- Growth retardation in children
Is excess vitamin A harmful?
If 10 times more vitamin A is taken than the daily requirement, poisoning effect can be seen. The first symptoms of poisoning are headache, dizziness and vomiting.
Vitamin D is a fat-soluble vitamin. It needs oil and bile for absorption. Its most important task is to balance calcium and bone metabolism. In order to be produced, exposure to sunlight is required.
What is the daily vitamin D requirement?
The need for vitamin D varies according to age and person. While 400 IU is sufficient for babies up to 1 year old, 600 IU should be taken after 1 year old. After the age of 70, the daily need for vitamin D increases.
What are the functions of vitamin D?
The main task of vitamin D in metabolism is to regulate calcium and phosphorus balance in the body by providing calcium and phosphorus absorption. In the absence of vitamin D, calcium absorption is at the level of 10-15%, in the presence of vitamin D, this rate increases up to 30-80%.
- The use of vitamin D prevents the loss of calcium in the kidneys.
- It increases bone resistance.
- It has positive effects on insulin production.
- There are many studies suggesting that the use of vitamin D in the right proportions plays a protective role against many types of cancer.
- What foods are vitamin D found in?
- It is recommended to sunbathe for 20-30 minutes with the arms and legs open during the hours when the sun rays are steep.
Foods with the most vitamin D;
- Fish oil,
- The fish,
- Egg yolk,
What happens in vitamin D deficiency?
Insufficient sunbathing and small amounts of vitamin D in natural foods are common causes of vitamin D deficiency.
- In insufficient vitamin D intake, an adult bone disease called Osteomalasia can be seen.
- Bone metabolism cannot improve.
- It prepares the ground for obesity.
- Sleep disturbances may occur.
- It can prepare the ground for Alzheimer’s disease.
- Chronic fatigue
Is excess vitamin D harmful?
Because it is a vitamin stored in fat and not excreted in urine, its haphazard use can cause high blood levels. Using too much vitamin D;
- Tissue and joint calcifications
- It prepares the ground for kidney stone formation and kidney damage.
- It can cause high blood pressure.
- Excessive use of vitamin D can lead to poisoning. Depending on the poisoning; Dry mouth, headache, nausea, vomiting, irregular heartbeat may be experienced.
It is another fat-soluble vitamin. Since it is abundant in natural foods, deficiency is not common. It is a very powerful antioxidant.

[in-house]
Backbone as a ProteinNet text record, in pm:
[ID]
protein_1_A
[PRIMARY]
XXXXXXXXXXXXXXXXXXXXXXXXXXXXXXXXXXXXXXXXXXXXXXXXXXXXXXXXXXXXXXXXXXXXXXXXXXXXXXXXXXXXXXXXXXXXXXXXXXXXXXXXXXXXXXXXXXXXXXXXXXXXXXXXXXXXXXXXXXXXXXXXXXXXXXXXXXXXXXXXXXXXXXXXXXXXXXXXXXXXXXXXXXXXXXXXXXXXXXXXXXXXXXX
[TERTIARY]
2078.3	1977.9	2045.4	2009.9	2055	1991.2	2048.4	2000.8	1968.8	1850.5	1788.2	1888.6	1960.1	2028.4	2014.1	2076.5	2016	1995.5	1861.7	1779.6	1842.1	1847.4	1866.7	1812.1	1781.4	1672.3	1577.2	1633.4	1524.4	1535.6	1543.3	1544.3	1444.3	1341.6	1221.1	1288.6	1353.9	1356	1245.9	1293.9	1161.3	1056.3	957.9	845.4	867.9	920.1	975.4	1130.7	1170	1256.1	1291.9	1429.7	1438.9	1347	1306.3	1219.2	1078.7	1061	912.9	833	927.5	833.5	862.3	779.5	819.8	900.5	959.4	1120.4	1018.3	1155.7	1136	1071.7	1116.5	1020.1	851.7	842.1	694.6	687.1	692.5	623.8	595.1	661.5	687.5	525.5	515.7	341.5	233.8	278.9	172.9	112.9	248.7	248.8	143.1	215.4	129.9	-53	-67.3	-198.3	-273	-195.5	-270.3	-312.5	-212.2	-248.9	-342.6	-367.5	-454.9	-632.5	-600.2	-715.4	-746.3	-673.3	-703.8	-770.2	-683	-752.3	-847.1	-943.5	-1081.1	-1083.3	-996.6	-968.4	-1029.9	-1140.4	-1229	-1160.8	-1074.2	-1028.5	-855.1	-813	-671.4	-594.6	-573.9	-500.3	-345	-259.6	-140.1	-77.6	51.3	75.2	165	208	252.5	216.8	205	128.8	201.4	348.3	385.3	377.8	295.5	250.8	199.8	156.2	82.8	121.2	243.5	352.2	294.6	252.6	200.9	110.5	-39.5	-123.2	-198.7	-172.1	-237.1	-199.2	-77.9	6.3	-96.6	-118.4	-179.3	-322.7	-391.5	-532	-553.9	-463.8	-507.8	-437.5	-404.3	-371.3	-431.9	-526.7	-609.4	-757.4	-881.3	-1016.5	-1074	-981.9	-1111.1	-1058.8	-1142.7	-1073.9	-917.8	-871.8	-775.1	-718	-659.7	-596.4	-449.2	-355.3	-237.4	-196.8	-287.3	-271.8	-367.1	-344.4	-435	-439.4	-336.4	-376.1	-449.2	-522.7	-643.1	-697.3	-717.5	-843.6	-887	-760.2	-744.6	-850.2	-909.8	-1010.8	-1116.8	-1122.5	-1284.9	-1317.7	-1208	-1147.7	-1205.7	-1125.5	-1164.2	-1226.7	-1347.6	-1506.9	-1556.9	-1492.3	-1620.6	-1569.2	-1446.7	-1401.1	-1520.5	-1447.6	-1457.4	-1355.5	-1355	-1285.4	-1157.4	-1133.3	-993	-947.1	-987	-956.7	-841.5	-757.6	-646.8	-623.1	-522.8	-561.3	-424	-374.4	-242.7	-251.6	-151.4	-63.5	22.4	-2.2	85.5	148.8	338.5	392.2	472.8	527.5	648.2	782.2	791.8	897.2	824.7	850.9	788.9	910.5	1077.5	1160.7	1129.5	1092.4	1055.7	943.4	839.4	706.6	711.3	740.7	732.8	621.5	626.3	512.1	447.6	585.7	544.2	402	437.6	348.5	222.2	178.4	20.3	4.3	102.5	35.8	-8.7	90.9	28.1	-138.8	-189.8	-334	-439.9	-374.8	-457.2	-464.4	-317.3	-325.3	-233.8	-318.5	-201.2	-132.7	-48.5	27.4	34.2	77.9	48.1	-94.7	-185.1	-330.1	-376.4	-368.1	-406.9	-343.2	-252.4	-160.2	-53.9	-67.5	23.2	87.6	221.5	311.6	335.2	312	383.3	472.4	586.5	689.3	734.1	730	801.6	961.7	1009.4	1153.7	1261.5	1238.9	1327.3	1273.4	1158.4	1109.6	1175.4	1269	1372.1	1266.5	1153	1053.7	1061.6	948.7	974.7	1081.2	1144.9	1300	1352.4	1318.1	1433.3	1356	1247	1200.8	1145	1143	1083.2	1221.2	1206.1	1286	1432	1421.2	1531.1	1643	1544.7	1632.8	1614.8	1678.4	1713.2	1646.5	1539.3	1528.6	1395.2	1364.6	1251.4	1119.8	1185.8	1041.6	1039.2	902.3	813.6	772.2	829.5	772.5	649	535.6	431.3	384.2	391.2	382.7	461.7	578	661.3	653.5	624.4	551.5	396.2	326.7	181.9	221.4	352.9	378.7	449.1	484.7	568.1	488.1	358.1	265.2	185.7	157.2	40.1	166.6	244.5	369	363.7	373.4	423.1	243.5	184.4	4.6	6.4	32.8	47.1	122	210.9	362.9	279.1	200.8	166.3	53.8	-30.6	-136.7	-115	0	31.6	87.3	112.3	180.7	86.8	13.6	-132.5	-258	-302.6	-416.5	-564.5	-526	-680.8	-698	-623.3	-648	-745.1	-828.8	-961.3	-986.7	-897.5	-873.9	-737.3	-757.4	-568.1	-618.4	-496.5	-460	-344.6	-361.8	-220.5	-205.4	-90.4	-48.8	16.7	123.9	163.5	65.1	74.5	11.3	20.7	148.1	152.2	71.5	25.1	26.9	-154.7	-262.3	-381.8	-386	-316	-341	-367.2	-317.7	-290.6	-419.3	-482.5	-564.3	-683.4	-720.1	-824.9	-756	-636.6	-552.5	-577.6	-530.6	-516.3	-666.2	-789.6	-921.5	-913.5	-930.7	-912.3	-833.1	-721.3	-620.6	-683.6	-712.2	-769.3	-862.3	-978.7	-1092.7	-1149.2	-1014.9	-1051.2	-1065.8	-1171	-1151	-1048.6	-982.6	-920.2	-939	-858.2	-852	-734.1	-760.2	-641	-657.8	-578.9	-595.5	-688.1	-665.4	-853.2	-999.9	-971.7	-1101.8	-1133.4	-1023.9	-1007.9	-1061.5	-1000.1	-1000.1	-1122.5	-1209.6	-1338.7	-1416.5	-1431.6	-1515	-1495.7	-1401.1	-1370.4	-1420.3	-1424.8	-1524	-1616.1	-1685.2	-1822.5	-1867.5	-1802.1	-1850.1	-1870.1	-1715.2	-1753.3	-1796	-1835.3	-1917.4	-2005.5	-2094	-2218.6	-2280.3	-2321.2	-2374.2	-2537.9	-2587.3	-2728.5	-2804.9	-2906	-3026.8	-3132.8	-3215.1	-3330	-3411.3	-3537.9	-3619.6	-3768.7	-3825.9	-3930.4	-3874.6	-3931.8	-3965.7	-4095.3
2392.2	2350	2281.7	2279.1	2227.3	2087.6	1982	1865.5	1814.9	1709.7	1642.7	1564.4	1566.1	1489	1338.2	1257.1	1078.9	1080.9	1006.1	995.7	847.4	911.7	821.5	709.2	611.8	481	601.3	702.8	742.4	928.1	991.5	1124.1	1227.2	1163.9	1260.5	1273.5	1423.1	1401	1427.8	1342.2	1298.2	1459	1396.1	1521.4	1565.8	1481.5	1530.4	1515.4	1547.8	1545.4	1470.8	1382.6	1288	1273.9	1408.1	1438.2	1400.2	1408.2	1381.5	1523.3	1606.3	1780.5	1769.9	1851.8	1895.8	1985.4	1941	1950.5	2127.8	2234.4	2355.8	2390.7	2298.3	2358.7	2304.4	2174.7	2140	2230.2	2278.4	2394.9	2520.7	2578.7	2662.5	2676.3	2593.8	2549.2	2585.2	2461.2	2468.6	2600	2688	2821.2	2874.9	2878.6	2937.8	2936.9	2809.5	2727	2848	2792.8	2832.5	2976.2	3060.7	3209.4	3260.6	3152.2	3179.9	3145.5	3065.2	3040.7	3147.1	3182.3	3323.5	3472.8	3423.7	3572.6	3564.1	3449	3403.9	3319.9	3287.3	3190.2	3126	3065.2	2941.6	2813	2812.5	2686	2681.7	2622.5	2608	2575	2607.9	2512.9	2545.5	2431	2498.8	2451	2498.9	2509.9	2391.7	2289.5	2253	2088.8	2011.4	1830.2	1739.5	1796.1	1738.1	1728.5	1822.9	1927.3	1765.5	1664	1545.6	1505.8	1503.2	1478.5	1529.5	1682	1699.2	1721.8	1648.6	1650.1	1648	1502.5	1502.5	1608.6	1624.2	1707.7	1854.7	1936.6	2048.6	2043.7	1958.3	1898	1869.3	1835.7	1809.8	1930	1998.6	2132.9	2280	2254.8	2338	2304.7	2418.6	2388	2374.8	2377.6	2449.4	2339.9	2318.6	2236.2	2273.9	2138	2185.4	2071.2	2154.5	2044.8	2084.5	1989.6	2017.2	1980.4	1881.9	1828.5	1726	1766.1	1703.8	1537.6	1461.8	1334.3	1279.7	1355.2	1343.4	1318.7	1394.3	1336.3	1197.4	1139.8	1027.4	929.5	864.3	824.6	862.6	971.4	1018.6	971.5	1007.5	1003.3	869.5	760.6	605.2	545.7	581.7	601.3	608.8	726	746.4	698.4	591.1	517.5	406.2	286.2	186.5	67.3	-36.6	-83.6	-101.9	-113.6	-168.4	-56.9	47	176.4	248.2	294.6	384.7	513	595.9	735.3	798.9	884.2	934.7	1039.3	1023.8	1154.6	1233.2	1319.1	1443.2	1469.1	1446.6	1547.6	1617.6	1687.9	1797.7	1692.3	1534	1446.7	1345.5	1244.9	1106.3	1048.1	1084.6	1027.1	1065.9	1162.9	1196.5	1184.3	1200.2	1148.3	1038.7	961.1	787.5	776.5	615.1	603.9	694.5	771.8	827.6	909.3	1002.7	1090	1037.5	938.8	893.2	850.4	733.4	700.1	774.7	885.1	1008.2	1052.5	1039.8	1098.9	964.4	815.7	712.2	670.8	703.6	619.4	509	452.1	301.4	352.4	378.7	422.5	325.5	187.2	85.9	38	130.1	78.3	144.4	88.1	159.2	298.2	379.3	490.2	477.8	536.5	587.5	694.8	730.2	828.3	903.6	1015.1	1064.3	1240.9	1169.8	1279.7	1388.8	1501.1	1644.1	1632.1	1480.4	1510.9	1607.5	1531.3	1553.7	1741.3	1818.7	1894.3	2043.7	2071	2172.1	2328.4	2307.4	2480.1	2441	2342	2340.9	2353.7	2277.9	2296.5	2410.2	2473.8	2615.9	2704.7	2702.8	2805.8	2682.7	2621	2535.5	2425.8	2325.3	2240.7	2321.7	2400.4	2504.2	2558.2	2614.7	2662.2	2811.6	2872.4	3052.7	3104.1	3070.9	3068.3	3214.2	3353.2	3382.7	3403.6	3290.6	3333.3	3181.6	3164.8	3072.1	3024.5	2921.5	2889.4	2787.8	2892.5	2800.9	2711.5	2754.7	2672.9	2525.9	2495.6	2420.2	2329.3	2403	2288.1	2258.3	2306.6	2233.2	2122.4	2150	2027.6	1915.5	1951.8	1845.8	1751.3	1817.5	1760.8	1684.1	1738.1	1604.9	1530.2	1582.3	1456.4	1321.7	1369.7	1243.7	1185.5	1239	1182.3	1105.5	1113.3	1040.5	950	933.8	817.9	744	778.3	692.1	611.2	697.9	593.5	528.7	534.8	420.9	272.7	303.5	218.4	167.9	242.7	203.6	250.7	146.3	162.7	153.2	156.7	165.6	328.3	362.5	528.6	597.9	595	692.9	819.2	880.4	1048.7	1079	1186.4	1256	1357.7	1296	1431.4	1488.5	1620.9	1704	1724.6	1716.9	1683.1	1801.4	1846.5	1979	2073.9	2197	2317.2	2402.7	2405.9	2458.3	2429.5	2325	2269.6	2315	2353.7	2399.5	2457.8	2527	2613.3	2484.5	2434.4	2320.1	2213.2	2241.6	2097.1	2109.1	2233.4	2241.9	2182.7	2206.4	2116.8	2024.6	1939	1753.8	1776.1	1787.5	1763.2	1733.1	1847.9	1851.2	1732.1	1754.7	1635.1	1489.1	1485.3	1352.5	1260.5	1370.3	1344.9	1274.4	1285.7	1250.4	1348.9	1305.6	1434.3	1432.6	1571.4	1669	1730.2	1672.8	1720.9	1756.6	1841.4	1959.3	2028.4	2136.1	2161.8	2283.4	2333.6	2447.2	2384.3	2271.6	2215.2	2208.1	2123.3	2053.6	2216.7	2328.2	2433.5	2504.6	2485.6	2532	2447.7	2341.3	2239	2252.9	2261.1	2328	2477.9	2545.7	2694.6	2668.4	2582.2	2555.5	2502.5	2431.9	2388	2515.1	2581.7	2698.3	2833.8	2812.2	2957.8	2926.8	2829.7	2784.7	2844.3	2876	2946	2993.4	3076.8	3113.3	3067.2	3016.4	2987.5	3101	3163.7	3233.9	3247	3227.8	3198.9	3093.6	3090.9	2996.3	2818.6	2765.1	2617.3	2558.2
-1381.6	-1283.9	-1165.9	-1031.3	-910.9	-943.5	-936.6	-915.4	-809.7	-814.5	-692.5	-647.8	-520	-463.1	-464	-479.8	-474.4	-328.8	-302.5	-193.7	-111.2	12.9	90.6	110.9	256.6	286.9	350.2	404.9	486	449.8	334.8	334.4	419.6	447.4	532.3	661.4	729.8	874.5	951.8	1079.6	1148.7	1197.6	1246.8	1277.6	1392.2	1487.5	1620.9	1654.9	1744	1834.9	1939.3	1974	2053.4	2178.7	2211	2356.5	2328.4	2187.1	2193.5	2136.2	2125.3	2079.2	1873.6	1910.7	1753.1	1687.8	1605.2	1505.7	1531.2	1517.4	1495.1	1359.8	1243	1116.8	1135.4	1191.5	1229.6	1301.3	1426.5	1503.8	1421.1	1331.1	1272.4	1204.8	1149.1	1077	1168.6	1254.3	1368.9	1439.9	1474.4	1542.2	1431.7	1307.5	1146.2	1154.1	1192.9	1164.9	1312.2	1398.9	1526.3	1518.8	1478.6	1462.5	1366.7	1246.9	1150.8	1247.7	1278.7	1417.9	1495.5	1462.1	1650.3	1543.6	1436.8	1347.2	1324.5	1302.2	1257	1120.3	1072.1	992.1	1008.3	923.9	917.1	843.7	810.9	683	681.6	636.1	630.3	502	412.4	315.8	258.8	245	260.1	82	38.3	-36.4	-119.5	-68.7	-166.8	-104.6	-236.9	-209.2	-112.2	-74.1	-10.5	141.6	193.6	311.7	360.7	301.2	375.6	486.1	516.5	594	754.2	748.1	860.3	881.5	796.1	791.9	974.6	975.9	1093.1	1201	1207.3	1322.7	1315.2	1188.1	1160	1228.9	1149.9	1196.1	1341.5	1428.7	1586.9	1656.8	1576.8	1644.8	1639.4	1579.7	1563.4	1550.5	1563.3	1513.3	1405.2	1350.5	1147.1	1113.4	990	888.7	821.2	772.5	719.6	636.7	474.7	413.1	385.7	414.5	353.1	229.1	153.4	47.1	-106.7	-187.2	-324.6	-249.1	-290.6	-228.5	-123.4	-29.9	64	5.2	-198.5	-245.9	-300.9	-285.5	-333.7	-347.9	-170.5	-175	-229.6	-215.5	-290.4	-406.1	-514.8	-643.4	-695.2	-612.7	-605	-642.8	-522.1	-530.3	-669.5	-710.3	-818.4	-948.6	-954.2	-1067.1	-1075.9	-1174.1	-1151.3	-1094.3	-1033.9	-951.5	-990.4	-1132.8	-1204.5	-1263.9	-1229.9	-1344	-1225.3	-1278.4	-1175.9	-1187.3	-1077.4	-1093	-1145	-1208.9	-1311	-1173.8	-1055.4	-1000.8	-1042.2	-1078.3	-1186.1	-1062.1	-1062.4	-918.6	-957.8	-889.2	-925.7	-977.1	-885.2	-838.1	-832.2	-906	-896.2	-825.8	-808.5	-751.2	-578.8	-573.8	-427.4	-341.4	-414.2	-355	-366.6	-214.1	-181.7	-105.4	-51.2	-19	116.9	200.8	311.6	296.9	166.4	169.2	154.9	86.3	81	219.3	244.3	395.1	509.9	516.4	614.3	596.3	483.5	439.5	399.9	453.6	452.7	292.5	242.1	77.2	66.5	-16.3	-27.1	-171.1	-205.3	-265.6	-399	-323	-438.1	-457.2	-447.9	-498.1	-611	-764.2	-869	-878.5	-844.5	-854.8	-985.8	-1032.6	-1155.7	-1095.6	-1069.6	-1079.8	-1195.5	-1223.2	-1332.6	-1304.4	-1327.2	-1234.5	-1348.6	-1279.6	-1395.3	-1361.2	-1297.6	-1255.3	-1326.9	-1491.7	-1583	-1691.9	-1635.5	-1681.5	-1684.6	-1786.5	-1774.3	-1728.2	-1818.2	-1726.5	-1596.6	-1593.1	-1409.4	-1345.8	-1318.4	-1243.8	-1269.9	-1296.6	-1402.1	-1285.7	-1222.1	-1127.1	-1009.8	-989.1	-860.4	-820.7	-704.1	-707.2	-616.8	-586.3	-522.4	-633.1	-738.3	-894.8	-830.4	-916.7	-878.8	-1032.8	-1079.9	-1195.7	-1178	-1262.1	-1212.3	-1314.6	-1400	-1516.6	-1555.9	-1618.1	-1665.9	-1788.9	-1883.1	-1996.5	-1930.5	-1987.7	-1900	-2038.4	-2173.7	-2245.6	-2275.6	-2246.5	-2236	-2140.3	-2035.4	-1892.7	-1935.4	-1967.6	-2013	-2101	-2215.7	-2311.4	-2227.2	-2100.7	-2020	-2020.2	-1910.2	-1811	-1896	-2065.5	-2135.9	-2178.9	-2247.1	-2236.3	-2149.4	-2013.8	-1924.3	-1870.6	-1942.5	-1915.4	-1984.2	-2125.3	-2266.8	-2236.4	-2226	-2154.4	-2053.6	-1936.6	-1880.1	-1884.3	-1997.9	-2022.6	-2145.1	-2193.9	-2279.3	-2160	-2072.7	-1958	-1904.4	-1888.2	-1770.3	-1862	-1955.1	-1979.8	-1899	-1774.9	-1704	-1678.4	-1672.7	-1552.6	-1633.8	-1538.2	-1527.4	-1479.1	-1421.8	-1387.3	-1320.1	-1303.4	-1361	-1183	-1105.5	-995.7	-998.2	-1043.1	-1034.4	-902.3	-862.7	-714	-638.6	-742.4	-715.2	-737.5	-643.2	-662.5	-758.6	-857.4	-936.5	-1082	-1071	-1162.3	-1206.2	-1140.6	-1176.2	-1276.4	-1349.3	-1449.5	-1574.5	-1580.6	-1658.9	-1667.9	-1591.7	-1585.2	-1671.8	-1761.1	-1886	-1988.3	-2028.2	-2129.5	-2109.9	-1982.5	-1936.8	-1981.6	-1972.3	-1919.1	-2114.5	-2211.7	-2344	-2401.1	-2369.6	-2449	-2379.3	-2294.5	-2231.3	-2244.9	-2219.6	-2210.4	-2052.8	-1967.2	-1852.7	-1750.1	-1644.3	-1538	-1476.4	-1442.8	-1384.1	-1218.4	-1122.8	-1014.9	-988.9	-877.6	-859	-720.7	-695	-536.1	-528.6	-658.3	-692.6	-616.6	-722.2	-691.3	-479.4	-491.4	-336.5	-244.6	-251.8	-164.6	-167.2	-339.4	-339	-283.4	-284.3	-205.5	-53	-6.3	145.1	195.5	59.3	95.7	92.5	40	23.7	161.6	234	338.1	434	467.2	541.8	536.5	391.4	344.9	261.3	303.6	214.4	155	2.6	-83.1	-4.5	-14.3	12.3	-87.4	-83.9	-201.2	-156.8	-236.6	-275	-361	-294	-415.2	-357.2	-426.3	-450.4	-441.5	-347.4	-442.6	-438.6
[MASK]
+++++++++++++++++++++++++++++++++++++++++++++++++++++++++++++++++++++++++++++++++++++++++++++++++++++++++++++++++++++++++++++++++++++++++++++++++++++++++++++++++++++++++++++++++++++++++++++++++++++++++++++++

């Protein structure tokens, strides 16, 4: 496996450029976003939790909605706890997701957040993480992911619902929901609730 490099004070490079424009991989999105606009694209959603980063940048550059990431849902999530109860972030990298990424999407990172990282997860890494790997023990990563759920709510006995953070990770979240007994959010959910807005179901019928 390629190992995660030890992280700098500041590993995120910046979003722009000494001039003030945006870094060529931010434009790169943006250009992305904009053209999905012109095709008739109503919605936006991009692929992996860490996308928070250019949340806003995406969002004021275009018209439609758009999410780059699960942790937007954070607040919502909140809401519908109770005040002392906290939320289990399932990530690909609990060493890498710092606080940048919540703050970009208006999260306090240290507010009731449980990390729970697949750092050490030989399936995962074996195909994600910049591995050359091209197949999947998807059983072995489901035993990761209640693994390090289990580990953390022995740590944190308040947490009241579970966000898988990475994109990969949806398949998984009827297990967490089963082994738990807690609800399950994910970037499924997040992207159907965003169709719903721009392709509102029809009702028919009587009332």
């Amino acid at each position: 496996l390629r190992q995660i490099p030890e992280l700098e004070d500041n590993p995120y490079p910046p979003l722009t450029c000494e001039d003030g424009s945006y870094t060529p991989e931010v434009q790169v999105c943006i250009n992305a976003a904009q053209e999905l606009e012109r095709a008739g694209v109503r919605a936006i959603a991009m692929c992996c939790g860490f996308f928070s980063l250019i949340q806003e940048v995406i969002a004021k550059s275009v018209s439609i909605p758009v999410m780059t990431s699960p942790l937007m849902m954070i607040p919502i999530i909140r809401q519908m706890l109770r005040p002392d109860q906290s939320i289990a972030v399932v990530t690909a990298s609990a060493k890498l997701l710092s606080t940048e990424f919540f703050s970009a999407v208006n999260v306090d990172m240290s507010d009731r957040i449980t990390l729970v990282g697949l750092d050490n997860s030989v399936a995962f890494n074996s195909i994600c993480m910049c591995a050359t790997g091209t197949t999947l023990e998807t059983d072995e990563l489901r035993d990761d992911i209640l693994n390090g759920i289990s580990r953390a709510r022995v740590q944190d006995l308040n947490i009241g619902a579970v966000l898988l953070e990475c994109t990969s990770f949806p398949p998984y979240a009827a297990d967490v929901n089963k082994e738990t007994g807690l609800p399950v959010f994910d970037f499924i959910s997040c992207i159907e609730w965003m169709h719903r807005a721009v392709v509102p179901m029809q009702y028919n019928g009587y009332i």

How much is vitamin E daily usage?
The daily requirement for adults is 8-10 mg / day.
What are the functions of vitamin E?
It has vital functions for the body. It is a very powerful antioxidant and has a protective effect on the cell membrane. Its antioxidant properties are enriched with other nutrients such as C, vitamin B3 and selenium. It also has a protective effect from vascular occlusion (atherosclerosis). It takes part in the production of proteins involved in blood coagulation.
What foods are vitamin E found in?
- Vegetable oils
- Cereal grains
- Oily seeds
- Green leafy vegetables
- It is abundant in legumes.
What happens in vitamin E deficiency?
Vitamin E deficiency is very rare, as it is found in many foods. It can be seen in intestinal or liver diseases that prevent vitamin E absorption.
- Frequent illness due to weakening of the immune system
- Skin wounds and difficult to heal
- Muscle weakness
- Balance and walking difficulties
- Vision problems
- Heart disease
- Neurological problems,
- Howling or ringing in the ears
Is excess vitamin E harmful?
There is no known toxic effect of taking large amounts of vitamin E.
It is another fat-soluble vitamin. Its deficiency is rare because it is synthesized by beneficial bacteria in the intestines and is abundant in foods. Vitamin K is divided into two main groups as K1 and K2. Vitamin K1 is found in plant-based foods, while Vitamin K2 is mostly seen in animal-sourced foods.
How much is the daily use of vitamin K?
The daily required dose for adults is 65-80 mcg.
What are the functions of vitamin K?